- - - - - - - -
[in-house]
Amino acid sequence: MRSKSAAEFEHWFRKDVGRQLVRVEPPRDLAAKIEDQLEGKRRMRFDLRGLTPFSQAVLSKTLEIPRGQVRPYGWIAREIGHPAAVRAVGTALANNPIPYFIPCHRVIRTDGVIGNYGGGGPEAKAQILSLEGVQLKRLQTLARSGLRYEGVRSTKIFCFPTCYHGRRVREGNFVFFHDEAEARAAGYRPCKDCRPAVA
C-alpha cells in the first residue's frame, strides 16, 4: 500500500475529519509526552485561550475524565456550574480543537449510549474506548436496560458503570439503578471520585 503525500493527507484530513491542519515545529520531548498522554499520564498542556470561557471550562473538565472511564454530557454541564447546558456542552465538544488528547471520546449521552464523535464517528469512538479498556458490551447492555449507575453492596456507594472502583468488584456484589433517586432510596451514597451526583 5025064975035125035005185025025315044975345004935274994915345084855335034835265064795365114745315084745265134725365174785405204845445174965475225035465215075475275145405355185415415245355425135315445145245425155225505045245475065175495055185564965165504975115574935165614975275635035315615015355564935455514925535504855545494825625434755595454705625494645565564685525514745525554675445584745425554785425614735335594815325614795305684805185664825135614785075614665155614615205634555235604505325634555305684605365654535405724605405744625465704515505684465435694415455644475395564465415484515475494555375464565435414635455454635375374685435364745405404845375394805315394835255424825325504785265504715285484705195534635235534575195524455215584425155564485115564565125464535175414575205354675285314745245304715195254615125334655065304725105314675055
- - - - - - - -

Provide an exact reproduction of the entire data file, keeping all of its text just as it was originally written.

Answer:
[in-house]
Amino acid sequence: MRSKSAAEFEHWFRKDVGRQLVRVEPPRDLAAKIEDQLEGKRRMRFDLRGLTPFSQAVLSKTLEIPRGQVRPYGWIAREIGHPAAVRAVGTALANNPIPYFIPCHRVIRTDGVIGNYGGGGPEAKAQILSLEGVQLKRLQTLARSGLRYEGVRSTKIFCFPTCYHGRRVREGNFVFFHDEAEARAAGYRPCKDCRPAVA
C-alpha cells in the first residue's frame, strides 16, 4: 500500500475529519509526552485561550475524565456550574480543537449510549474506548436496560458503570439503578471520585 503525500493527507484530513491542519515545529520531548498522554499520564498542556470561557471550562473538565472511564454530557454541564447546558456542552465538544488528547471520546449521552464523535464517528469512538479498556458490551447492555449507575453492596456507594472502583468488584456484589433517586432510596451514597451526583 5025064975035125035005185025025315044975345004935274994915345084855335034835265064795365114745315084745265134725365174785405204845445174965475225035465215075475275145405355185415415245355425135315445145245425155225505045245475065175495055185564965165504975115574935165614975275635035315615015355564935455514925535504855545494825625434755595454705625494645565564685525514745525554675445584745425554785425614735335594815325614795305684805185664825135614785075614665155614615205634555235604505325634555305684605365654535405724605405744625465704515505684465435694415455644475395564465415484515475494555375464565435414635455454635375374685435364745405404845375394805315394835255424825325504785265504715285484705195534635235534575195524455215584425155564485115564565125464535175414575205354675285314745245304715195254615125334655065304725105314675055